As currencies fall in value commodities appear to rise. In fact, commodities such as gold, oil, and agriculture products simply retain their value in the face of inflation and currency devaluation. Those engaged in commodities trading know that fact. Traders engaged in commodities trading also know that supply and demand, the fundamentals, are basic to commodity prices. Those who wish to profit from commodities trading learn technical analysis. This is the analysis of past price movement with the purpose of predicting future price movement. One trades commodities in a futures market. Traders enter into contracts to buy or sell specified quantities of a given commodity on a specified future date. To profit from commodities trading one needs a firm grasp of the fundamentals that determine pricing and a clear sense of how the market reacts to changes in information.
Futures are standardized contracts between two parties to buy or sell a specific, standardized, amount of virtually anything. The price is agreed upon at the time of the contract and holds until the date of delivery. Most futures traders do not actually sell or buy commodities as they simply exit the contract by making the opposite trade prior to the delivery date. Although the price set in the futures contract for corn, beef, oil, gold, or other commodities is set the value of the contract varies and that is where the profit lies in commodities trading. In today's world online commodities trading is common. Traders follow the news pertinent to the value of gold, cattle, or wheat. They follow pricing patterns in order to understand evolving market sentiment. Depending on the perceived changes in supply and demand the value of a commodity futures contract will rise or fall. In commodities trading one can buy or sell a contract for crude oil that is not deliverable for a decade but still make profits today. The trader simply seeks to enter and exit the trade at the most profitable times. Many traders use options in commodity trading. In doing so, they limit their risk and often leverage their investment capital.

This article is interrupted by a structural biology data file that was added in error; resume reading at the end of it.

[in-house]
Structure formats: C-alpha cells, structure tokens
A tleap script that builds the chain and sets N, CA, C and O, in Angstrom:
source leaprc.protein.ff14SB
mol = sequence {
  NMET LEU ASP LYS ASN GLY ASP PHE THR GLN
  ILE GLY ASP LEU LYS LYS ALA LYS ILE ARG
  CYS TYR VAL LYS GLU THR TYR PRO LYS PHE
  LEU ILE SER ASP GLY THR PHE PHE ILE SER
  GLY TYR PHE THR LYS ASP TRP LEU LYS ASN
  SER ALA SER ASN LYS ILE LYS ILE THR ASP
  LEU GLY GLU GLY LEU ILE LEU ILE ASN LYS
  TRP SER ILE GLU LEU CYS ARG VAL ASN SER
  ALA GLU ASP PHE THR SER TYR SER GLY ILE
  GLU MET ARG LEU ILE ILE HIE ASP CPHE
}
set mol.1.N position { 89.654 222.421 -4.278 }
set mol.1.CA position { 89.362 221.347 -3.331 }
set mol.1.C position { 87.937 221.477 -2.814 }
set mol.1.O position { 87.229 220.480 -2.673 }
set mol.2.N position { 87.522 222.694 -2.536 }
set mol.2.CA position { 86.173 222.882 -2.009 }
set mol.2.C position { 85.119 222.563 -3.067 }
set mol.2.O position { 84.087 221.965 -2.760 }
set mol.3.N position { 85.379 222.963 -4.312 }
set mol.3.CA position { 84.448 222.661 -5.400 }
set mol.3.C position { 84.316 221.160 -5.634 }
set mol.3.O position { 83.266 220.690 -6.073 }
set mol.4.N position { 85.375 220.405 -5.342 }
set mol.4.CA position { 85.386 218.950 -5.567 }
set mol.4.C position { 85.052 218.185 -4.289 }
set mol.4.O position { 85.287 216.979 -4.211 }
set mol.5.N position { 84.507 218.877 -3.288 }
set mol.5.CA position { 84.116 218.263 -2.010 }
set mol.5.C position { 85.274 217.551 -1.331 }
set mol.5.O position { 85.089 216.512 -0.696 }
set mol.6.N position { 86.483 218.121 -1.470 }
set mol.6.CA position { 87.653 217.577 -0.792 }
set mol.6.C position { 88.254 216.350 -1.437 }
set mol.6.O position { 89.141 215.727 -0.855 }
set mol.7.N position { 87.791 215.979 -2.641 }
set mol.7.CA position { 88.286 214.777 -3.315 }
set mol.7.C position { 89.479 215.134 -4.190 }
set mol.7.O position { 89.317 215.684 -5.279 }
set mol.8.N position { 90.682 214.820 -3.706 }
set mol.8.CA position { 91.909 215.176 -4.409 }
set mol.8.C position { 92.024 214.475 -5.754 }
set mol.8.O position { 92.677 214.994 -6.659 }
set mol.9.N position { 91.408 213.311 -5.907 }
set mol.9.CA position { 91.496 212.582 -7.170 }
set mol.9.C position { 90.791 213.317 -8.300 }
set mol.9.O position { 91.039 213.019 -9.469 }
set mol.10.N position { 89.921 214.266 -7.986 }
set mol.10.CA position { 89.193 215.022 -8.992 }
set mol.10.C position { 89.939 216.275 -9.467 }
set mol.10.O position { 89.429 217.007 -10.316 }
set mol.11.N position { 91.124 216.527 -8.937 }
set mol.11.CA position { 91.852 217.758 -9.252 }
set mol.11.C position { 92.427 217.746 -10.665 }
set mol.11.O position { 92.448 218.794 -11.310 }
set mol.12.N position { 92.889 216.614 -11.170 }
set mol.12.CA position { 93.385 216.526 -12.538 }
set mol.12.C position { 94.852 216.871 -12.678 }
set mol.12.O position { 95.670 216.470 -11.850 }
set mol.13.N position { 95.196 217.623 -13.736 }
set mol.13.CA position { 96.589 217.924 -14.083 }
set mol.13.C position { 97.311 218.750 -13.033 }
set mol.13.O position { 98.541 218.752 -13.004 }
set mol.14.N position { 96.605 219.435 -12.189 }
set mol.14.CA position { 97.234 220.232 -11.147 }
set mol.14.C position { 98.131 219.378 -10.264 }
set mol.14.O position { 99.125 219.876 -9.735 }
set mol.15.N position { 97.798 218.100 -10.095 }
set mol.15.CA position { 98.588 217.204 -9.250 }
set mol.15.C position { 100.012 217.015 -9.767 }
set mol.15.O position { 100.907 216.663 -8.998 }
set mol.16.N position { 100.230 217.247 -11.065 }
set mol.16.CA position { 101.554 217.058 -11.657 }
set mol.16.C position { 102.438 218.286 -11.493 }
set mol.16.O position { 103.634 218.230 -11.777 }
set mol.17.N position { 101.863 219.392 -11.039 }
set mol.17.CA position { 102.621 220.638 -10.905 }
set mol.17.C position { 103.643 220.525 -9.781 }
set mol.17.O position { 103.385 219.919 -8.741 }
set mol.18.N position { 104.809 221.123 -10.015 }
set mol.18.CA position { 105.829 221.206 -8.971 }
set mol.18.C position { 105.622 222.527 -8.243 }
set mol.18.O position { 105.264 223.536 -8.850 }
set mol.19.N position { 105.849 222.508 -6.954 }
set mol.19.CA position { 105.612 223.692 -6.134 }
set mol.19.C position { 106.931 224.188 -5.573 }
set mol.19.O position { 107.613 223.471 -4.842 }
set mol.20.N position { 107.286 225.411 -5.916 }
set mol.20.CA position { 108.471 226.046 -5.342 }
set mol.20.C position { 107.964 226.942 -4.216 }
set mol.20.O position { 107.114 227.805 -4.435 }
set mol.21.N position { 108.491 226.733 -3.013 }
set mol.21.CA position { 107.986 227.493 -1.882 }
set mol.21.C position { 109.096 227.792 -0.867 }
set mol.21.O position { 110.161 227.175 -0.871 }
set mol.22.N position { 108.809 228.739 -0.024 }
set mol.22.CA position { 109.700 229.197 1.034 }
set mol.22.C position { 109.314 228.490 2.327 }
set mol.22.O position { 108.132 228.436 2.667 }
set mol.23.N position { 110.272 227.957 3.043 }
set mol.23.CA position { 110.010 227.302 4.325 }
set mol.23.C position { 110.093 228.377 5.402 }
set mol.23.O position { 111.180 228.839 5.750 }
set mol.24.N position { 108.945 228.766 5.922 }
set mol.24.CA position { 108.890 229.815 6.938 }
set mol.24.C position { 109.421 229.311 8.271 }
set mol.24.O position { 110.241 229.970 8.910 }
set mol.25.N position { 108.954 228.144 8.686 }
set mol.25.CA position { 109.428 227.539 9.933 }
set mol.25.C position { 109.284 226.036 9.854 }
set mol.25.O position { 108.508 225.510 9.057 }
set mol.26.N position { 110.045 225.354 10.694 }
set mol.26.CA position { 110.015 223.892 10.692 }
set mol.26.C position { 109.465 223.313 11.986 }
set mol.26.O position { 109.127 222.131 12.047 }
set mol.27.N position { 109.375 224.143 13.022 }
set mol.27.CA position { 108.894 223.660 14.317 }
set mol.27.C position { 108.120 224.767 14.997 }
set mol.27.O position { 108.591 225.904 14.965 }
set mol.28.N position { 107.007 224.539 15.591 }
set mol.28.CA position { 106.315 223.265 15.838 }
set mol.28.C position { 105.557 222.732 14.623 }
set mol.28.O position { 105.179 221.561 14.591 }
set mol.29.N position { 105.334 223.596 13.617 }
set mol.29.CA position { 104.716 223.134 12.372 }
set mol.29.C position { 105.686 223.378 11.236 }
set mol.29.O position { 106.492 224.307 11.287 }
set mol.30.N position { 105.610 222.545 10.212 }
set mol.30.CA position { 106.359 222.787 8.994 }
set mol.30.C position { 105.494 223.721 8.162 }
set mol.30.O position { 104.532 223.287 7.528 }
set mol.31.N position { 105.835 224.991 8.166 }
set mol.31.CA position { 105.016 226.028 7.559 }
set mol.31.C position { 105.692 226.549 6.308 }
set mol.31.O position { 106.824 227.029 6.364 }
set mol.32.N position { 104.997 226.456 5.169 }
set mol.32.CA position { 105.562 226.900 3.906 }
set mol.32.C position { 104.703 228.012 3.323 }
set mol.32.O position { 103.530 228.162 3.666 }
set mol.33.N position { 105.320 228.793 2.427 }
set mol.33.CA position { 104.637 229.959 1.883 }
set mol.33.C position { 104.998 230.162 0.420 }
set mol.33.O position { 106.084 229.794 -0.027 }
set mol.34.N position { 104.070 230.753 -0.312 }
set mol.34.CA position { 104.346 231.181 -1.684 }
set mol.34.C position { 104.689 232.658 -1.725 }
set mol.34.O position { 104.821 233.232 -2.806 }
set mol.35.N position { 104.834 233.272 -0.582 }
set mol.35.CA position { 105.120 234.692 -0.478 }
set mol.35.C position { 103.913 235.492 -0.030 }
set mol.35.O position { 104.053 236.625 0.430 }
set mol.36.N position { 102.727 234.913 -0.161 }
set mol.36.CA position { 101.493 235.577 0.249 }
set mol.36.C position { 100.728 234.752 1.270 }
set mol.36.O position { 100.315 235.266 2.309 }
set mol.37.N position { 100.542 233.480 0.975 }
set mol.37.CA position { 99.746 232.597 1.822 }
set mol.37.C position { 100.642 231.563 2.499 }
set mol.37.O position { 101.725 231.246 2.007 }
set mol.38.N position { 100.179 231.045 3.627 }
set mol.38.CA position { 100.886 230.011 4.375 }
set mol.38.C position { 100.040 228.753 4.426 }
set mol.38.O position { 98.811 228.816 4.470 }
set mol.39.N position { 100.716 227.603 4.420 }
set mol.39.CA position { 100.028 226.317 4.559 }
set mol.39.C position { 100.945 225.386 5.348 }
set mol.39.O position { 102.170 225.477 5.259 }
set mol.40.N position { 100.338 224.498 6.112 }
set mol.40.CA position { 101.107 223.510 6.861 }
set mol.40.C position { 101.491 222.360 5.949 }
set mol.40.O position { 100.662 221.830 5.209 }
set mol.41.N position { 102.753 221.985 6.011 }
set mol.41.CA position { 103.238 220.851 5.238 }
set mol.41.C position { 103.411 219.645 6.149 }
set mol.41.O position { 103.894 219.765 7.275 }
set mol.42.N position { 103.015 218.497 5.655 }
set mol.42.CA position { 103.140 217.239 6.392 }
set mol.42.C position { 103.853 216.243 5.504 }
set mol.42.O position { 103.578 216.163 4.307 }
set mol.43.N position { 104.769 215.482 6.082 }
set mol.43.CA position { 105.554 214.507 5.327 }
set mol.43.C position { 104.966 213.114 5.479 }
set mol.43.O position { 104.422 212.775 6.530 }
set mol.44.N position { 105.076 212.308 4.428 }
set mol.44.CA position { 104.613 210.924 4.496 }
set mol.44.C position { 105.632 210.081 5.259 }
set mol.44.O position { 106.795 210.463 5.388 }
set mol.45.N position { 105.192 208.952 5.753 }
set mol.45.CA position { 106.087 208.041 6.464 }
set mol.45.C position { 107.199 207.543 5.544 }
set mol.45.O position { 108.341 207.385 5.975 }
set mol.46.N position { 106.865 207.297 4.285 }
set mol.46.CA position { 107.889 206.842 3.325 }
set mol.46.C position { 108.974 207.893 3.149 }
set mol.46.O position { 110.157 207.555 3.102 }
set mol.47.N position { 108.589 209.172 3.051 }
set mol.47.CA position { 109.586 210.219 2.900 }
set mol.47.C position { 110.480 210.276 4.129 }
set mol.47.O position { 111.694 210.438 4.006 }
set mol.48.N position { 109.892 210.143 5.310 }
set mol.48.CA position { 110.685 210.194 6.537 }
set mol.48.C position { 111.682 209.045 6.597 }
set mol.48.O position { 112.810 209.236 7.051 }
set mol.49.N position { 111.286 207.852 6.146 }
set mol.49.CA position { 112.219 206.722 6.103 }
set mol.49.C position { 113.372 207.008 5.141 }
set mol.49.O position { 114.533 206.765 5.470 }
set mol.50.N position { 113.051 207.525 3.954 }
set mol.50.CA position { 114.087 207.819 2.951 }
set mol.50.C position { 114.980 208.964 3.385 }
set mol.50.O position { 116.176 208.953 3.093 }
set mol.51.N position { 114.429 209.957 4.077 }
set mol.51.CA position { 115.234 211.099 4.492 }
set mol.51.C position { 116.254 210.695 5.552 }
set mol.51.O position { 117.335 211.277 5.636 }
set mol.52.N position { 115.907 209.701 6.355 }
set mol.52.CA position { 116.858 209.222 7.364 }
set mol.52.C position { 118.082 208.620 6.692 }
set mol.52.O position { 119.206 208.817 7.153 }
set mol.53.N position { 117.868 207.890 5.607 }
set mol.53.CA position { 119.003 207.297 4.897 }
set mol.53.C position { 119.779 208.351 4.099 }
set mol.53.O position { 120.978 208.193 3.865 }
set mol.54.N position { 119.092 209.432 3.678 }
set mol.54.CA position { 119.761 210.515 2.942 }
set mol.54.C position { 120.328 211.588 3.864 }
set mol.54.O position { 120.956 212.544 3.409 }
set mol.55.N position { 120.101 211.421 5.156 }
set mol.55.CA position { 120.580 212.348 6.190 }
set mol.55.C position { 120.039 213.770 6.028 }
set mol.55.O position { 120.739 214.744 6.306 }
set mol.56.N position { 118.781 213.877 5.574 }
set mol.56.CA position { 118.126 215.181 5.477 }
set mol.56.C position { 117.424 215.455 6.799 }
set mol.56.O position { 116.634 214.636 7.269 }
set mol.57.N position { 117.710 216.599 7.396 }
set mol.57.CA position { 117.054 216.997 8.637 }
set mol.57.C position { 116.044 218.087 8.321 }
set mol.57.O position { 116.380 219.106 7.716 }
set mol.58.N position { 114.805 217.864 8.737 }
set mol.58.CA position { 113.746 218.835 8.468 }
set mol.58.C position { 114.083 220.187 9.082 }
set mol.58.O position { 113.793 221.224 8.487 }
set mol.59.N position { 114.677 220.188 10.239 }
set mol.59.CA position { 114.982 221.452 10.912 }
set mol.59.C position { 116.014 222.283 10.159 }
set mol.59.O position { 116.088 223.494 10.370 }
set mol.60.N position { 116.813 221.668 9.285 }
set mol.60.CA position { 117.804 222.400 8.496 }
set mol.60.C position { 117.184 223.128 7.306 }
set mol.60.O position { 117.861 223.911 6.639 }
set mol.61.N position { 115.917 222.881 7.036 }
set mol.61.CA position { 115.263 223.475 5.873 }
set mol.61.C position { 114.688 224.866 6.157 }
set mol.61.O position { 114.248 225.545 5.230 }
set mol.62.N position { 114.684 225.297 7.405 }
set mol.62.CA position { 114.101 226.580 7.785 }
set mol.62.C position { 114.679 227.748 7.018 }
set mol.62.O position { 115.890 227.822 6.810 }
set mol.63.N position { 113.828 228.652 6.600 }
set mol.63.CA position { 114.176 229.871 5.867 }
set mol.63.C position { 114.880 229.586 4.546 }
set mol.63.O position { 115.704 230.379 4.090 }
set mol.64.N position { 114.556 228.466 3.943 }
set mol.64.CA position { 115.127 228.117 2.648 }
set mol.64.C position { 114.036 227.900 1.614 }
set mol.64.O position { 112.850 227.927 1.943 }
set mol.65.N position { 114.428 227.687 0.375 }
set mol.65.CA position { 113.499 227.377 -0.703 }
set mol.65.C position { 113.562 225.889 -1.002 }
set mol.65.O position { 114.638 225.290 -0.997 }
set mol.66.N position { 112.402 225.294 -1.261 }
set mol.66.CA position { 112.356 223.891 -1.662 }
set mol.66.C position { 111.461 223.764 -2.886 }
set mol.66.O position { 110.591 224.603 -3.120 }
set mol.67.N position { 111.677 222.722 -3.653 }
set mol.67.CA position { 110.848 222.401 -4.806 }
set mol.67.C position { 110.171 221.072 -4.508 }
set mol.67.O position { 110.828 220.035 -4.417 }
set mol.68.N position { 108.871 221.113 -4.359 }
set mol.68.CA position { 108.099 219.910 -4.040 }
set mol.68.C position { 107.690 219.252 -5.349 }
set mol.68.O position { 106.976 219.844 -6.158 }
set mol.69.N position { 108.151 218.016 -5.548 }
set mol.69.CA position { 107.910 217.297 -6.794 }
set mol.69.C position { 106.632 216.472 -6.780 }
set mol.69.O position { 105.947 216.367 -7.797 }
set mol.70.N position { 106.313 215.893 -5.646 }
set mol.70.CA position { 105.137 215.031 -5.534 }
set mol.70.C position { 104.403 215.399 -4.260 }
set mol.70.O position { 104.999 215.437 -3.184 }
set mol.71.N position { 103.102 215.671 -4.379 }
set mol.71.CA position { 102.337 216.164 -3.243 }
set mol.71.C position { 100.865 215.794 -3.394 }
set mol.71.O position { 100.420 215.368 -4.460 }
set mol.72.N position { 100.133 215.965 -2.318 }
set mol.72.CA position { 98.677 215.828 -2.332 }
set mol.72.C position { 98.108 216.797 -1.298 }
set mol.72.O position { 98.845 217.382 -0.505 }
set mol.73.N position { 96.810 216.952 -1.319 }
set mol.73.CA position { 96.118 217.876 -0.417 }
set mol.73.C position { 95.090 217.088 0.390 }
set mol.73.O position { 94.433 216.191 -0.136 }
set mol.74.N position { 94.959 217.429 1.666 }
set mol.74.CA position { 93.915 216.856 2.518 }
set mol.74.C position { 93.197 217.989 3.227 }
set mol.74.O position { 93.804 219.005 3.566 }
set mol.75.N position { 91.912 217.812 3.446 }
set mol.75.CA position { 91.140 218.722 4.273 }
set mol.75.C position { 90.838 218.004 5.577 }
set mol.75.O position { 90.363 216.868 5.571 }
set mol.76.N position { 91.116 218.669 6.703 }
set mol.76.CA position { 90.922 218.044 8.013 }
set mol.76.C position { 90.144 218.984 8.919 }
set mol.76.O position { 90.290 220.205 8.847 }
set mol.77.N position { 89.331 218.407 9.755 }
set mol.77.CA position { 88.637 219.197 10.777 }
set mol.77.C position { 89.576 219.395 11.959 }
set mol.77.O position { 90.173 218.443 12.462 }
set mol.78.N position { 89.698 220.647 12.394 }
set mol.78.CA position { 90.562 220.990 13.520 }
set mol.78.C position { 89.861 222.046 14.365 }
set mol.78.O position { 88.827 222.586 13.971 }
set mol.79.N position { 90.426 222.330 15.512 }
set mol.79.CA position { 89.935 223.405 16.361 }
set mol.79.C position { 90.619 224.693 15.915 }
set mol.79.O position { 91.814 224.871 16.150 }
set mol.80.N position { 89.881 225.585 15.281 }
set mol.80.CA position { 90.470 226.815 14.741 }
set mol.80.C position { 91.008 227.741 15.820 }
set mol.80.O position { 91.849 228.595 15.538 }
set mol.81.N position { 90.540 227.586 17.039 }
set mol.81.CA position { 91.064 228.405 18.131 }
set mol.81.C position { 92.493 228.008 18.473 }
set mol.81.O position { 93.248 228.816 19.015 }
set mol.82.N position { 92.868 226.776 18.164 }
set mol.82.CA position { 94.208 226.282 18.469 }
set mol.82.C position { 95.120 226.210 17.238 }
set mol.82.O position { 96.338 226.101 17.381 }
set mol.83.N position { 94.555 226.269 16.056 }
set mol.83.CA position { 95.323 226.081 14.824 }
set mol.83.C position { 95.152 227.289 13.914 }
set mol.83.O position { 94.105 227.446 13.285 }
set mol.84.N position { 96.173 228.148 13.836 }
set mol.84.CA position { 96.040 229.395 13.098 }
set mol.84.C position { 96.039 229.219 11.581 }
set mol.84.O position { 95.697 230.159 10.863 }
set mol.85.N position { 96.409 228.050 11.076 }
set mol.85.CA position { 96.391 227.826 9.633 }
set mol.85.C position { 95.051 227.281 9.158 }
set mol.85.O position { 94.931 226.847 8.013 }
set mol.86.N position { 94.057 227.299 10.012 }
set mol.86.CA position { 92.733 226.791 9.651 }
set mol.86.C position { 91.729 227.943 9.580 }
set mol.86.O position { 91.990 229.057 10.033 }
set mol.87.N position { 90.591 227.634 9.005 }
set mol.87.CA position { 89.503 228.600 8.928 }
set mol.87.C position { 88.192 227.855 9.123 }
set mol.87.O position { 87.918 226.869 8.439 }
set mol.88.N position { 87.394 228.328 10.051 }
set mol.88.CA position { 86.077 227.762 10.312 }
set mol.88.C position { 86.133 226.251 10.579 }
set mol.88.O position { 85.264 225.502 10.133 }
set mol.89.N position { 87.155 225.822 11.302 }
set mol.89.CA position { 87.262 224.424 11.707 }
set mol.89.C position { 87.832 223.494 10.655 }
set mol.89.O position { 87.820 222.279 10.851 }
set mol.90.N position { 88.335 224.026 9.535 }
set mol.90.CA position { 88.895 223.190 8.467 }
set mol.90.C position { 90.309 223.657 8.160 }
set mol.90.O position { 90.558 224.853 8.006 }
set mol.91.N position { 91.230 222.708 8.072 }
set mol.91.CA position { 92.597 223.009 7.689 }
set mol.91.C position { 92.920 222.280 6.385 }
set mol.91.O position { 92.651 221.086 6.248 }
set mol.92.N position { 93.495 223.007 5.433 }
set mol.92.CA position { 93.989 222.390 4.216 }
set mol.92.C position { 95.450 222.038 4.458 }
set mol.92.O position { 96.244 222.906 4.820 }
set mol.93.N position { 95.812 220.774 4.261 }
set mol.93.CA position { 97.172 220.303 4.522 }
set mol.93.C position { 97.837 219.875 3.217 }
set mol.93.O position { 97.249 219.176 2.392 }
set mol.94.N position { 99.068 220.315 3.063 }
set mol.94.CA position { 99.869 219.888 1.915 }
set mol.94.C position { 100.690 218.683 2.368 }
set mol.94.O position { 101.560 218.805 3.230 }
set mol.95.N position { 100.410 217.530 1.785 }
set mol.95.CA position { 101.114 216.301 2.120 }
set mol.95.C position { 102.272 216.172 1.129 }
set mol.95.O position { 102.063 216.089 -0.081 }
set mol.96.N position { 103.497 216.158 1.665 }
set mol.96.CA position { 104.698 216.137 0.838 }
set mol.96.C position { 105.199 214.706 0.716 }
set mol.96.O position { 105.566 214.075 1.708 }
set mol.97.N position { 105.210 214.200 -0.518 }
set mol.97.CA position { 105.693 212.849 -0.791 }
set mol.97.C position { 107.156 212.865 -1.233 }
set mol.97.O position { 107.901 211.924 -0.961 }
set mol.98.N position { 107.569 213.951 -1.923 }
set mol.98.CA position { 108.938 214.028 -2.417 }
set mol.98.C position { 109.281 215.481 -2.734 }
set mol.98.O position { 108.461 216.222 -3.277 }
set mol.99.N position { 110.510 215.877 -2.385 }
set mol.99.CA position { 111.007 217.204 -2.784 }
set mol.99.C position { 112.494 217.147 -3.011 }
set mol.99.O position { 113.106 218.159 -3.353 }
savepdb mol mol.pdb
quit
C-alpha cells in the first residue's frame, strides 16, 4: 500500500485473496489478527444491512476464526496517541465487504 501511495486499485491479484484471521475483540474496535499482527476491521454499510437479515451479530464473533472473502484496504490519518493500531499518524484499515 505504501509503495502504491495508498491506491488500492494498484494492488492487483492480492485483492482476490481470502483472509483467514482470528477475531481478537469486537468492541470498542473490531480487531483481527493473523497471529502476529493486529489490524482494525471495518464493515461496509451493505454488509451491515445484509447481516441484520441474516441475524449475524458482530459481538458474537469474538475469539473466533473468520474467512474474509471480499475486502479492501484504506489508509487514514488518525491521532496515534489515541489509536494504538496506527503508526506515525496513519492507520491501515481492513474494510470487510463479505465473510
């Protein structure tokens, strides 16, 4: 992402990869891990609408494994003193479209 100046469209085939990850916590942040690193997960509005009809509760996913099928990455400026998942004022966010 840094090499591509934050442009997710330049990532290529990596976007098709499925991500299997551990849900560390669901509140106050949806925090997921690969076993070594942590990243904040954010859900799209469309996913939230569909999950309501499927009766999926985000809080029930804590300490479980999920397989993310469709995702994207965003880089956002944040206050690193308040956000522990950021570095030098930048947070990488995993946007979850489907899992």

The following is a list of United States Futures exchanges:
CBOE Futures Exchange (CFE)
Chicago Mercantile Exchange (CME)
Chicago Board of Trade (CBOT)
Chicago Climate Exchange (CCE)
ELX Futures (Electronic Liquidity Exchange)
ICE Futures U.S.
Kansas City Board of Trade (KCBT)
Minneapolis Grain Exchange (MGEX)
Nadex (formerly HedgeStreet)
NASDAQ OMX Futures Exchange (NFX)
New York Mercantile Exchange (NYMEX) and (COMEX)
NYSE Liffe US
OneChicago, LLC (Single-stock futures (SSF's) and Futures on ETFs)
The CME group owns CME, CBOT, NYMEX, and COMEX.
Predicting the Future
Will there be a drought in Eurasia, Brazil, or North America? These are the world bread baskets for wheat, corn, and soybeans. Will overly strong monsoon rains or a persistent drought affect the rice harvests in Southern Asia? Commodities trading in these foodstuffs requires a clear sense of what will affect supply and demand. Gold goes up when currencies falter or war threatens and oil goes up when there is unrest in the Middle East or a hurricane approaching the Gulf of Mexico. In commodities trading, traders keep an eye on the facts and the other eye on how the market is reacting. Timing the market as a day trader in commodities trading is also important, especially important news breaks.
For more insights and useful information about trading stocks, options, futures or Forex, visit www.ProfitableTradingTips.com.